Canada’s multifamily housing market robust: report

Vacancy rates below 10-year average, rents on the rise: CBRE

Mario ToneguzziCanada’s multifamily housing market is the most robust it has ever been, , according to CBRE’s new Canadian Multifamily Mid-Year Update.

Apartment buildings are practically full from coast to coast and rental rates are at or near 10-year highs in almost every market, according to CBRE.

The commercial real estate firm’s report said the national average multifamily vacancy rate ended 2018 at 2.4 per cent, below the 10-year average of 2.6 per cent. And average rents for purpose-built rental units have grown by 4.4 per cent annually at the national level, and by five per cent in Toronto and 7.1 per cent in Vancouver.

“The multifamily segment’s ability to generate consistent cash flows with low levels of volatility has always made apartment buildings an enticing option for investors, but the combined strength of tenant demand, rental growth, and investor interest is unprecedented,” said CBRE Canada vice-chairman Paul Morassutti in a news release. “Demand drivers, including a growing population and high home ownership costs, coupled with a lack of meaningful rental supply, are fuelling income growth at a pace that we have never seen in many Canadian markets.

“Traditionally viewed as a stable, defensive asset class, the multifamily sector is now benefiting from market fundamentals that are arguably as good as they have ever been, and we don’t expect them to change in a material way, recession or not. That’s great news for investors; for renters, not so much, as they will continue to experience higher rents and lower vacancy as supply remains constrained.”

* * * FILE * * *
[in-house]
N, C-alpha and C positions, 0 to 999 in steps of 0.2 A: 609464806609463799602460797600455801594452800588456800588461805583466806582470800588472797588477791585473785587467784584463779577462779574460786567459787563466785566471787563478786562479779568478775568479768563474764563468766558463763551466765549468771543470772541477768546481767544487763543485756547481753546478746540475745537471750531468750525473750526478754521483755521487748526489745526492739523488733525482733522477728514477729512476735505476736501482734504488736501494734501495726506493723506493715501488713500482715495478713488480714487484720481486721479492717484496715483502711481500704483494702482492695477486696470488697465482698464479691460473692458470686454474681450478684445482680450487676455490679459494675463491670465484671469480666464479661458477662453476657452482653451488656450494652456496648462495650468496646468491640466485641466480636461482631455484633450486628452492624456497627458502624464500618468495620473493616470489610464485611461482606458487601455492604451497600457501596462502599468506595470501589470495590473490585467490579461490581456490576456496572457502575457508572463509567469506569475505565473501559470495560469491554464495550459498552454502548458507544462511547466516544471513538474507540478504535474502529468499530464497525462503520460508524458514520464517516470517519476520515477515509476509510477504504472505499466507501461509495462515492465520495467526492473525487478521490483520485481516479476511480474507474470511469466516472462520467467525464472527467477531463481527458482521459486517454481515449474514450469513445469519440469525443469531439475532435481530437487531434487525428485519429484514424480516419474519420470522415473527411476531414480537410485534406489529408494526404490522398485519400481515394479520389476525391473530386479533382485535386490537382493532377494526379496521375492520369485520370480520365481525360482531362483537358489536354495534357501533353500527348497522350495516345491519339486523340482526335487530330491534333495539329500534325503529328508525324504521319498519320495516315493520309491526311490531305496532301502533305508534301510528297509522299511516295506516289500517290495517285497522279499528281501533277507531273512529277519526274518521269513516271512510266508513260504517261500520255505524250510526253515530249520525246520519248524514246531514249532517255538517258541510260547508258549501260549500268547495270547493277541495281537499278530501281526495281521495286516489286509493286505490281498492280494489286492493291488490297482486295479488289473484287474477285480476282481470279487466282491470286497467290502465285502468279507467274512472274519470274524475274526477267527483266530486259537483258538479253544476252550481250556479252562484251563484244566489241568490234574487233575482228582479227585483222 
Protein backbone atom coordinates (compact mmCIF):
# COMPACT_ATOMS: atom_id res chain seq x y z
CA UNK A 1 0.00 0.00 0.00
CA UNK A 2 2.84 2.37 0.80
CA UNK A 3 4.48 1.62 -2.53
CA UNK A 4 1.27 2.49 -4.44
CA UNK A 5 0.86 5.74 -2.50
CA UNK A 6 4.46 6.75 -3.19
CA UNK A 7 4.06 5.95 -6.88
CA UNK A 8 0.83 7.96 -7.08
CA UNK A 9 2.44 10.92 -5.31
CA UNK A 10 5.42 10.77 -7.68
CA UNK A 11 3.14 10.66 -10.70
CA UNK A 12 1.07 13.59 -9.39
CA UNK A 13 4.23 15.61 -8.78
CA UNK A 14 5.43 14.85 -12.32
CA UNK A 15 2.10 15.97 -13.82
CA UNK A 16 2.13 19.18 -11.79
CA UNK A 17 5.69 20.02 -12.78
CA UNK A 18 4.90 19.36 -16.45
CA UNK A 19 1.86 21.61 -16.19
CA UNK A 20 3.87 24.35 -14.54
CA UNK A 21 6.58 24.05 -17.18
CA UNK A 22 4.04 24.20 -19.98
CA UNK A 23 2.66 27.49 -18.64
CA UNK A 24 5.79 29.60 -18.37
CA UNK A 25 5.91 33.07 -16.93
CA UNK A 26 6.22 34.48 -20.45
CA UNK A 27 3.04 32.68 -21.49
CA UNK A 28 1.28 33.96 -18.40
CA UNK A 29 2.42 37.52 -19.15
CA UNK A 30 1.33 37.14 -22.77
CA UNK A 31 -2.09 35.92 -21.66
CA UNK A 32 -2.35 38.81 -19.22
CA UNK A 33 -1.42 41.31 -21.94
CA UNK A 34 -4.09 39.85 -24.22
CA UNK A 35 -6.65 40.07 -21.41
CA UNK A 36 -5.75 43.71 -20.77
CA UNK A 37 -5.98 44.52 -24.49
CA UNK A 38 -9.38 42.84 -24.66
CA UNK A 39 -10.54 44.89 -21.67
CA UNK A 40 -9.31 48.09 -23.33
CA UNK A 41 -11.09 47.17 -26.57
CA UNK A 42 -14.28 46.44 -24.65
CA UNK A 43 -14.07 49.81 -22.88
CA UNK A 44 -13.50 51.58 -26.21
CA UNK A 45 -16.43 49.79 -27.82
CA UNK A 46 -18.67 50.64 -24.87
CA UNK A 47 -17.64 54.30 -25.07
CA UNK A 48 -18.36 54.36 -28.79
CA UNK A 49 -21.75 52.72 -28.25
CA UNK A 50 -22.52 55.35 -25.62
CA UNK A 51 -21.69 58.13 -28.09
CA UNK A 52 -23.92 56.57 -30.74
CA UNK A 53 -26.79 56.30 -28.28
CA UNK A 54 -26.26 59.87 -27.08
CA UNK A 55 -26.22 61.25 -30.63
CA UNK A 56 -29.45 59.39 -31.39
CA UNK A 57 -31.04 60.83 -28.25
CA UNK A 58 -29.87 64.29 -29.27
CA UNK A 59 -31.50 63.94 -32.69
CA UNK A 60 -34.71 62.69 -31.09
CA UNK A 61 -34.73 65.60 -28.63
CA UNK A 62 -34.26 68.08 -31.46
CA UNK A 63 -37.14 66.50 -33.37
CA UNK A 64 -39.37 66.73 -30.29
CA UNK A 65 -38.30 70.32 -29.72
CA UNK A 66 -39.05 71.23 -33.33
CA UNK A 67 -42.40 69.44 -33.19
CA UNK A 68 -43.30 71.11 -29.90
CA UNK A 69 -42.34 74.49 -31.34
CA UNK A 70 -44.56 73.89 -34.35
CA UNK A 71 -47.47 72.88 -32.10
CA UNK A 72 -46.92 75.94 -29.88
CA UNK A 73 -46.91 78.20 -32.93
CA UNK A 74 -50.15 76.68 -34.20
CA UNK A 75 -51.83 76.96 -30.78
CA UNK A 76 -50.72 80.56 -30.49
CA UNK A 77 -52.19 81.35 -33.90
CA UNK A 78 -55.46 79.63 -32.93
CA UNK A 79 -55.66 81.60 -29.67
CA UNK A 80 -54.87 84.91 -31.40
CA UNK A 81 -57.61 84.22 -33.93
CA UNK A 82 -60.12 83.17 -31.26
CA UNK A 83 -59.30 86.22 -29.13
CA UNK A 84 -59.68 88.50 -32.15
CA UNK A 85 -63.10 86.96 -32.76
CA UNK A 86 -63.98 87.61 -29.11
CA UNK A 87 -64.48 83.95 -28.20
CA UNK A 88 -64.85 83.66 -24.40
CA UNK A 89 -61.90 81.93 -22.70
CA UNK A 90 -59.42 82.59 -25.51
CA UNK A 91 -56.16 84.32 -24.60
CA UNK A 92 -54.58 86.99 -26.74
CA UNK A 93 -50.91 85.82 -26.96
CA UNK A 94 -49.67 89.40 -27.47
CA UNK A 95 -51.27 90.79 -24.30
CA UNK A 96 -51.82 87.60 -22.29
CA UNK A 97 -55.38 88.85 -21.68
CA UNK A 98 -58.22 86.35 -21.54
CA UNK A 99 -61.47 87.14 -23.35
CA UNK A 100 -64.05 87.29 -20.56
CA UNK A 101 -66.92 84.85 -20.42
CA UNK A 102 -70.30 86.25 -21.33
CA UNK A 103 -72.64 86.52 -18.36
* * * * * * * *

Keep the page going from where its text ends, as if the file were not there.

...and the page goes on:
CBRE said total annualized returns for the Canadian multifamily sector were 9.8 per cent as of first quarter of this year.

“Hefty returns” have enticed investors, with multifamily investment volume reaching record levels for four consecutive years, including an all-time high of $8.3 billion in 2018, said CBRE, adding that Canada’s population growth is outpacing all other G7 nations. 

“Relative to other global cities, rental inventories in major Canadian markets are limited. High-rise developers in recent decades have chosen mainly to develop condos versus purpose-built rental units. The high cost of land and other financial considerations have generally made rental projects less profitable. In Calgary, Edmonton, Ottawa and Kitchener-Waterloo, over 50 per cent of all high-rise units under construction are condos. In Toronto, 89 per cent of high-rise units under construction are condos, while in Vancouver it’s 76 per cent,” added CBRE.

Mario Toneguzzi is a Troy Media business reporter based in Calgary.

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